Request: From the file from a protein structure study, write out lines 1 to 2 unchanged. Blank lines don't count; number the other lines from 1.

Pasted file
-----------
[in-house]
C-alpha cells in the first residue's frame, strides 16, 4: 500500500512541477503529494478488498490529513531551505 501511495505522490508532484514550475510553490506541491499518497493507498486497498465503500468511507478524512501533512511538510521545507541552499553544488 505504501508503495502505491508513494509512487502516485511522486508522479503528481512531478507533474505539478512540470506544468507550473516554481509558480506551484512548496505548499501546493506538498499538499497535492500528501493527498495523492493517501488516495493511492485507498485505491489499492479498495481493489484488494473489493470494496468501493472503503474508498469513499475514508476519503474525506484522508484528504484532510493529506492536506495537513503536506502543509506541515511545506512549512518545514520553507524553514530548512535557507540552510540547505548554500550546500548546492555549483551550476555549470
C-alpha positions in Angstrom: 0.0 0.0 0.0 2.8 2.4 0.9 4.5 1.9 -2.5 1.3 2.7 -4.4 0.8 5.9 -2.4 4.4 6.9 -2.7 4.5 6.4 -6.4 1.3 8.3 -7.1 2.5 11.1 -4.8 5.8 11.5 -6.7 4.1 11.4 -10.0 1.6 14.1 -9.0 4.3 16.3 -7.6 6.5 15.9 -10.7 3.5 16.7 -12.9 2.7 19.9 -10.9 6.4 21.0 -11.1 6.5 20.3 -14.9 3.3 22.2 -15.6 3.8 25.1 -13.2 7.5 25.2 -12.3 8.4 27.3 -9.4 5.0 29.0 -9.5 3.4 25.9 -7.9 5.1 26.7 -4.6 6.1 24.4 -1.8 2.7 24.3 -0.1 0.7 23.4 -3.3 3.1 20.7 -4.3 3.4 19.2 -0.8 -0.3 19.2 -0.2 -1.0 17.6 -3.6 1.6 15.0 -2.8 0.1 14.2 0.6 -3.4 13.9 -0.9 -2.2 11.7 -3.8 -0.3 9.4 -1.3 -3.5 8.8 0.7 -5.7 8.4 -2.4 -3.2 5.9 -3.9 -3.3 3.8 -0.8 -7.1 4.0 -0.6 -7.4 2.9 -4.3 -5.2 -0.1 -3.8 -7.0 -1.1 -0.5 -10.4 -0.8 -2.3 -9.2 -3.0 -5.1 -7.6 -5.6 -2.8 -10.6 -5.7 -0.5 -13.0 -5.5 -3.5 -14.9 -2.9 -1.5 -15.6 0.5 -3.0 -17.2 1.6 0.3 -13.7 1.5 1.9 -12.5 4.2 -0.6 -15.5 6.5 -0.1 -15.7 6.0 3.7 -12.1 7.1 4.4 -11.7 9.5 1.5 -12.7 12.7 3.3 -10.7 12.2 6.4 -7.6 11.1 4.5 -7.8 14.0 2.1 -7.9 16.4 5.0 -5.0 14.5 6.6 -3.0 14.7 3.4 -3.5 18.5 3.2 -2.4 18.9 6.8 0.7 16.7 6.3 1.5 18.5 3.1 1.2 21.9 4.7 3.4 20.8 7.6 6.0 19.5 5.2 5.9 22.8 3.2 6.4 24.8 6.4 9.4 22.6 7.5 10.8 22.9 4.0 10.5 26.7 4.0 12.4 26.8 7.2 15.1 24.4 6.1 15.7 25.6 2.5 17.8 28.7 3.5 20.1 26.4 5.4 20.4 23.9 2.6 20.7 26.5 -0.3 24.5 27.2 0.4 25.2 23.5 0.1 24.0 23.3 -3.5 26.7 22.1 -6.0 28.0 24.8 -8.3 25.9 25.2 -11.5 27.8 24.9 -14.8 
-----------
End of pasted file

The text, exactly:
[in-house]
C-alpha cells in the first residue's frame, strides 16, 4: 500500500512541477503529494478488498490529513531551505 501511495505522490508532484514550475510553490506541491499518497493507498486497498465503500468511507478524512501533512511538510521545507541552499553544488 505504501508503495502505491508513494509512487502516485511522486508522479503528481512531478507533474505539478512540470506544468507550473516554481509558480506551484512548496505548499501546493506538498499538499497535492500528501493527498495523492493517501488516495493511492485507498485505491489499492479498495481493489484488494473489493470494496468501493472503503474508498469513499475514508476519503474525506484522508484528504484532510493529506492536506495537513503536506502543509506541515511545506512549512518545514520553507524553514530548512535557507540552510540547505548554500550546500548546492555549483551550476555549470